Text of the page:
How can one render the invisible visible? This question stands out in this group exhibition that preserves the leftovers of show preparation. In it, a minor collection of unattributed works fills a small gallery set aside for the Bay Area Art Workers Alliance: a yellow-and-gray moving blanket hangs from a wall as a flimsy monochrome; a lensless projector fades in and out during a color test; drill holes from the previous month’s exhibition await drywall spackle. The twenty-three works on display extend the parameters of an exhibition’s “work” to include both the preparator’s labor and the support structures involved in the work’s installation.
By emphasizing these elements of show preparation, the exhibition is suspended in a state of potentiality. For instance, the color test is projected at a frame rate that is unsynchronized with its recorded image. A CCTV camera records and feeds a CCTV CRT monitor at a different rate than the projected image. In a sense, the image appears as an aura of its own failure. Likewise, in another part of the exhibition, a video fades through all the possible hues and tones used to smooth images over the course of an exhibition. These tests serve as necessary experiments during preparation and maintenance, but in this particular iteration they are noninstrumentalized—excessive and unfinished.
Woman with a Camera (Diptych), 2008, is one of the works you first encounter as you enter Anne Collier’s first major museum exhibition, which encompasses ten years of powerful didactic photography. The illustrious diptych succinctly embodies Collier’s enthusiasm for iconic image-making and conveys her photographic authority and commanding appropriation. Lifted from Irvin Kershner’s film Eyes of Laura Mars (1978), the work’s black-and-white print on the left depicts a 35-mm camera pressed against film star Faye Dunaway’s eye. The work’s second image, on the right, is printed in color and pictures Dunaway staring directly at her subject over the camera’s body, not through its viewfinder. As with all the works that make up Collier’s extensive “Woman with a Camera” series (2006–), there is an obvious inversion of female objectification evoked historically by the entitlement of the male gaze. Yet the exertion of gender politics that acts as a thread throughout her work is a mere subtext to the cultural power afforded to blunt and emblematic image-making, an authority Collier wields with aplomb.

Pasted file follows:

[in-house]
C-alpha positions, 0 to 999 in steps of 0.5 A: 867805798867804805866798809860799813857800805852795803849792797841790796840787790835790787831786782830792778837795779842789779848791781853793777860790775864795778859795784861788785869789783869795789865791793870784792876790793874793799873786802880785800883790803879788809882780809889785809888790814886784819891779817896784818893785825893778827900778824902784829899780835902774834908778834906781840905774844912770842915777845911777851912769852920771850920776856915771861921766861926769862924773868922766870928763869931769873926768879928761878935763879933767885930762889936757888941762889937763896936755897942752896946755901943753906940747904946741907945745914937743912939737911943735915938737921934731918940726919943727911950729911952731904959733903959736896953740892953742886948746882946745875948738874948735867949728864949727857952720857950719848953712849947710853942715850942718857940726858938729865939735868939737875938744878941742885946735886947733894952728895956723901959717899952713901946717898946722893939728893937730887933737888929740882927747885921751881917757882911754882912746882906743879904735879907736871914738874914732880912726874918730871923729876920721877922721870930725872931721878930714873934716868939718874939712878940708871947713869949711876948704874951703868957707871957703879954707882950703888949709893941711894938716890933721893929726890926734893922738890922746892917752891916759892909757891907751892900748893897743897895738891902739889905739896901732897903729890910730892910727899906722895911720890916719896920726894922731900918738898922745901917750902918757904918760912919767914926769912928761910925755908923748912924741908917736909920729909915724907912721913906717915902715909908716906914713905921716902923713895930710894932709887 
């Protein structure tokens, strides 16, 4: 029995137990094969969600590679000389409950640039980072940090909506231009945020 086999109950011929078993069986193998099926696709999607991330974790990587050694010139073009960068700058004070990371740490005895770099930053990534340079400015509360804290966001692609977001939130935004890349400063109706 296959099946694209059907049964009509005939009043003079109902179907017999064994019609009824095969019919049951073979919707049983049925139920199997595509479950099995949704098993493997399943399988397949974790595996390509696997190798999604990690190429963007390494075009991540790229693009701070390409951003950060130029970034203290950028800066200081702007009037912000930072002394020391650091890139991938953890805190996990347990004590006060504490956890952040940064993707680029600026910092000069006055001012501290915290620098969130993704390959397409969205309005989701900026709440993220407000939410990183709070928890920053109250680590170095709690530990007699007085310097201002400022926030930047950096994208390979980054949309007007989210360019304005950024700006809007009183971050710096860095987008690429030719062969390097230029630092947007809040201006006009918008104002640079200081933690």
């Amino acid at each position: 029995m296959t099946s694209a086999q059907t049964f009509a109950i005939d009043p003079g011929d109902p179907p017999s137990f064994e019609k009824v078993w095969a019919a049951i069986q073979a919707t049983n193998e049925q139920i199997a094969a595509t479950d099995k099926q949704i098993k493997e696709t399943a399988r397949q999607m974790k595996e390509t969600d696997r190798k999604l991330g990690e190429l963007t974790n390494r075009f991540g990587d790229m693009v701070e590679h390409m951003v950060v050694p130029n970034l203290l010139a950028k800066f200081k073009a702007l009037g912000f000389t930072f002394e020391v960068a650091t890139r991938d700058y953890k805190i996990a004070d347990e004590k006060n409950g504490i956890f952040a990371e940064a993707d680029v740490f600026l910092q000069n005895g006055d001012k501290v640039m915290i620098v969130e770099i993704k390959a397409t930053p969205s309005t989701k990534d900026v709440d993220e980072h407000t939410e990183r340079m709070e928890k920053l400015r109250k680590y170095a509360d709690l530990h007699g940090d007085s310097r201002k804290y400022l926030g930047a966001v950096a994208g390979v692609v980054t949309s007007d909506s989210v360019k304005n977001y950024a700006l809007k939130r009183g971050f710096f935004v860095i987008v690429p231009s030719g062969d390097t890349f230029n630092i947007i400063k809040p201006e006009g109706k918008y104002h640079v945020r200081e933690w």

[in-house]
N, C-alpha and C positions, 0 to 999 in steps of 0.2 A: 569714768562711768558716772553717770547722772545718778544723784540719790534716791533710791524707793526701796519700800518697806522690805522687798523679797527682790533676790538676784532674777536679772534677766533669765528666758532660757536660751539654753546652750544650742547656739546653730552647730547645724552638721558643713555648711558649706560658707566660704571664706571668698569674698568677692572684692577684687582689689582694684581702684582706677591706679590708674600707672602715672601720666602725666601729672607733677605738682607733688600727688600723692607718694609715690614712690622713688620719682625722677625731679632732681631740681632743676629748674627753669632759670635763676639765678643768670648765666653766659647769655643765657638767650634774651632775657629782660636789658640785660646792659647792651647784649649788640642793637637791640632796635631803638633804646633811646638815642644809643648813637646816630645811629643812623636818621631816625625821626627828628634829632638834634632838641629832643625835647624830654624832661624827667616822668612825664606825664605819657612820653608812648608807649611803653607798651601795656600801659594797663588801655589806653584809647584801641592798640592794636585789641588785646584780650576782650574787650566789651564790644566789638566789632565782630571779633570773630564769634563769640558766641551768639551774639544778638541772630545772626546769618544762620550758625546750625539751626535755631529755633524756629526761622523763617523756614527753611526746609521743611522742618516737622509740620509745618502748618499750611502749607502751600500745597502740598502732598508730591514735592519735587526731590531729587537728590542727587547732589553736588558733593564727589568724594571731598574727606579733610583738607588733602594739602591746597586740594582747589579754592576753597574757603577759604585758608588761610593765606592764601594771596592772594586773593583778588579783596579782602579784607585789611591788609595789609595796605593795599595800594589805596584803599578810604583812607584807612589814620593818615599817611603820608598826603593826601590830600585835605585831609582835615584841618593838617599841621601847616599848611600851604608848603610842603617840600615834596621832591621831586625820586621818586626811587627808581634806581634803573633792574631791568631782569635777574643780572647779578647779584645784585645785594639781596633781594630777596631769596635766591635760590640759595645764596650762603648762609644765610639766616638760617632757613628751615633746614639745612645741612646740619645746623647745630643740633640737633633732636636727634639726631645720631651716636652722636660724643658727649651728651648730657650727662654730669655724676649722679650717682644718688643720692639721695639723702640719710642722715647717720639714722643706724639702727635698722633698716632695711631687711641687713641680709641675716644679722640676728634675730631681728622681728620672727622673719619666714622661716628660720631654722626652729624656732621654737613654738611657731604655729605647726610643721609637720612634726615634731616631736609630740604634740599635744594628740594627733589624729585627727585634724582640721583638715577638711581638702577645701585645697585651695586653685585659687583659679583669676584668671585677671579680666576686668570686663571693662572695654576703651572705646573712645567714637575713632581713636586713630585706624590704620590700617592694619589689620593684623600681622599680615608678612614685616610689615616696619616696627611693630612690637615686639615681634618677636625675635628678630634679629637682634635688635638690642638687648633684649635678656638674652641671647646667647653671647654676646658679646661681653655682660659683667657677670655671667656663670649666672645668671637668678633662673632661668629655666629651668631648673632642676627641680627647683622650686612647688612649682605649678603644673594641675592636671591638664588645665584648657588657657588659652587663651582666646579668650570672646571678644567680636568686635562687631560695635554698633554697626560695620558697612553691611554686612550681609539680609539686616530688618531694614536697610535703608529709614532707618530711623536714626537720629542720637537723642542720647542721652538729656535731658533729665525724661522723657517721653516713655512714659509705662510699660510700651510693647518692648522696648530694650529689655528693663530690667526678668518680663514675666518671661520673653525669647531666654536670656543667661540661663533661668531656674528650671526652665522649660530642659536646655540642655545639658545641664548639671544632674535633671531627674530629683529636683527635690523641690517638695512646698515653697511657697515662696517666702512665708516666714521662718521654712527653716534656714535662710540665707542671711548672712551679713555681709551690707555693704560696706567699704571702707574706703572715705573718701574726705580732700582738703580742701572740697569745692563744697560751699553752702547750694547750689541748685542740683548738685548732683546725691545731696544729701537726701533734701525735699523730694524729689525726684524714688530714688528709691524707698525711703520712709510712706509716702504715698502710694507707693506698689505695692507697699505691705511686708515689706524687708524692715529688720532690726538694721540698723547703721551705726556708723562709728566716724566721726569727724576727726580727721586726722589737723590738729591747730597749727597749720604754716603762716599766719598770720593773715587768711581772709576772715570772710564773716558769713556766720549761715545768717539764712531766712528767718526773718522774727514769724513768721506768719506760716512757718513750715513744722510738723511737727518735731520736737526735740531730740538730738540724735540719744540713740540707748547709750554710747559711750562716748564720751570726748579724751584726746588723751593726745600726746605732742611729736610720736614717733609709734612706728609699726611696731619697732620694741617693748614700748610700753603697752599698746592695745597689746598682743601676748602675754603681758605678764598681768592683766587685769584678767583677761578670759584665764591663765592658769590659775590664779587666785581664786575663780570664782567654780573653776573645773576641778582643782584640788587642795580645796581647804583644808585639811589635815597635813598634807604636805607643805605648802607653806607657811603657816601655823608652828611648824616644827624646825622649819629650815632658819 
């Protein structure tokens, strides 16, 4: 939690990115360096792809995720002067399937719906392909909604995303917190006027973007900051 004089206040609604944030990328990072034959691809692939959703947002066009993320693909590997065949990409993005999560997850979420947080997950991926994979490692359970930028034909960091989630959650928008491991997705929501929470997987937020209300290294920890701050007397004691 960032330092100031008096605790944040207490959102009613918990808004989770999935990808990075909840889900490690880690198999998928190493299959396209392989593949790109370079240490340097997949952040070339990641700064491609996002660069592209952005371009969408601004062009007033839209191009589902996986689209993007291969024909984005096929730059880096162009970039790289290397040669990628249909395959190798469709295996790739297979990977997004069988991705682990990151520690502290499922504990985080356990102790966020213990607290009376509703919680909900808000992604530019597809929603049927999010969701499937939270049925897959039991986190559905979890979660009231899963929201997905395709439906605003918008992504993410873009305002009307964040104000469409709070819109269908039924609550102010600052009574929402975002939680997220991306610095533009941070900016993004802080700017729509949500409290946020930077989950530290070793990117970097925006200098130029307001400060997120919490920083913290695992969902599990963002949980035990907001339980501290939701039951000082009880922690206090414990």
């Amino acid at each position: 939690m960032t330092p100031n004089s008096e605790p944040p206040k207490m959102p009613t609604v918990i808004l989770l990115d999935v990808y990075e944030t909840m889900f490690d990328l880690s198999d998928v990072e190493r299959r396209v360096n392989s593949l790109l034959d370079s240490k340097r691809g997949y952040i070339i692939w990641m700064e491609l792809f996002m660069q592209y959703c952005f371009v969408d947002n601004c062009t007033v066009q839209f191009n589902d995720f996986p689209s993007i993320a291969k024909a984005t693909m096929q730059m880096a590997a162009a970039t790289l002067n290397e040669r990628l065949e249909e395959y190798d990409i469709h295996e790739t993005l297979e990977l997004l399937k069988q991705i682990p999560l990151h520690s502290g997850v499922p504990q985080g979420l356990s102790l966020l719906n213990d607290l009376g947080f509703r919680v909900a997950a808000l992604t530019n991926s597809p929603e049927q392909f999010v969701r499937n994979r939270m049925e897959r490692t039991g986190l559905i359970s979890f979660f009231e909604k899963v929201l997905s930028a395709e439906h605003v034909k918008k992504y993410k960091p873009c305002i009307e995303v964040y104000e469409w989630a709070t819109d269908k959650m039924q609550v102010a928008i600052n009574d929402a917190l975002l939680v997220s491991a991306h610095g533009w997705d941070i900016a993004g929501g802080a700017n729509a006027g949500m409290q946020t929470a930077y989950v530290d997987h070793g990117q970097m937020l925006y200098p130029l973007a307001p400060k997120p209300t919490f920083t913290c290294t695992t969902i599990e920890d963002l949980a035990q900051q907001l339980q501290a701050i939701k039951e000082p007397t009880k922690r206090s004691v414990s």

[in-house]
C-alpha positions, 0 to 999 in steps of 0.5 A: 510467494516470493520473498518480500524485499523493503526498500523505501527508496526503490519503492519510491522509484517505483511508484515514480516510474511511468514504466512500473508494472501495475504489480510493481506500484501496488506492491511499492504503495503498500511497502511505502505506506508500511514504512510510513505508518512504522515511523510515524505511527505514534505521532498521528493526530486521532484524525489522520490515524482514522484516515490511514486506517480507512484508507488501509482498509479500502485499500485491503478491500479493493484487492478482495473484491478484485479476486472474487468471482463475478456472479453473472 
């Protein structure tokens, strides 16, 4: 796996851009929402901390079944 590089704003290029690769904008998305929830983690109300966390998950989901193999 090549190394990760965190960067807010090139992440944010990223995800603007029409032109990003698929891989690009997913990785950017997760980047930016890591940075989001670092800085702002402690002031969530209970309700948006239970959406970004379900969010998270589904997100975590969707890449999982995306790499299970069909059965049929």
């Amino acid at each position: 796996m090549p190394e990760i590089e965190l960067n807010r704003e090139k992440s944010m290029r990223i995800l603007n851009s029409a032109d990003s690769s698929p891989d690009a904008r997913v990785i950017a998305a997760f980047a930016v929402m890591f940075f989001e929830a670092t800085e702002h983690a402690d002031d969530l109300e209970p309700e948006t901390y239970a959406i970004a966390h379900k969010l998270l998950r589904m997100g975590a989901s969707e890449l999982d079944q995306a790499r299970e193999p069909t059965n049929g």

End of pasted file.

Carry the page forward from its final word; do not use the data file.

The same can be said of First Person, 2009, Introduction, Fear, Anger, Despair, Guilt, Hope, Joy, Love, Conclusion, 2002–2014, My Goals for One Year, 2007, and Spiritual Warfare, 2006, all centrally composed images of found self-help artifacts: audio tapes, questionnaires, worksheets, and personality checklists. Although each item that Collier documents was designed to address messy emotional states, the photographs are undemonstrative. Taking as a model the contrivances of the Pictures Generation, Collier’s appropriation strategies are dispassionate but never disinterested. Always clinical in their formal presentation, the prints can range in temper from witty to cruel. Yet pleasingly Collier’s authoritative aesthetic stands in static opposition to a post-Internet aesthetic and its colloquial speed of production. Unlike Laura Mars, Collier’s photographic aptitude comes from the fact that the artist never holds a camera up to her eye.
“Painter’s painter” is a term of praise for artists who forcefully push the medium to generate new expressive possibilities. This exhibition, assembled over the span of three years, thanks to a gift from the Alex Katz Foundation, gathers works by thirteen contemporary painters plus several by Katz himself. These include skillful imitations of surfaces and materials (Jan de Vliegher, Man with Gigantic Bee, 2012), reimaginings of pop-culture images (Joyce Pensato, Daisy, 2007), and private visions bordering on psychological puzzles (Wilhelm Sasnal, Untitled, 2012). Also noteworthy is one of Ronald Bladen’s rarely seen impastoed paintings, the gritty and chthonic Space Landscape, 1955.